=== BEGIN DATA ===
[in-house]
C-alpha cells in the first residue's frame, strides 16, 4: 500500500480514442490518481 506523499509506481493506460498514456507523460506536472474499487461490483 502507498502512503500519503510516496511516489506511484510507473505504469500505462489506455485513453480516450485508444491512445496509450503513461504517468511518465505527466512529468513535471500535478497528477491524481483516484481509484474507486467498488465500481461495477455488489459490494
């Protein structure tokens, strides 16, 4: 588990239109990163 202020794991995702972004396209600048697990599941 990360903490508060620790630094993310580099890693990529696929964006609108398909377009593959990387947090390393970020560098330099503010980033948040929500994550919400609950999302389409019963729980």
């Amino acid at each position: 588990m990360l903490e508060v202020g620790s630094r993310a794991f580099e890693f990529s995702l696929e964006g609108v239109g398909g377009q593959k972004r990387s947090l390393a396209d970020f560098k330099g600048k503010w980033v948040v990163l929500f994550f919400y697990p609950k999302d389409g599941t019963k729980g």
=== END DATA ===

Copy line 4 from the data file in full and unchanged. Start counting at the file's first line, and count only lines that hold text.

């Amino acid at each position: 588990m990360l903490e508060v202020g620790s630094r993310a794991f580099e890693f990529s995702l696929e964006g609108v239109g398909g377009q593959k972004r990387s947090l390393a396209d970020f560098k330099g600048k503010w980033v948040v990163l929500f994550f919400y697990p609950k999302d389409g599941t019963k729980g």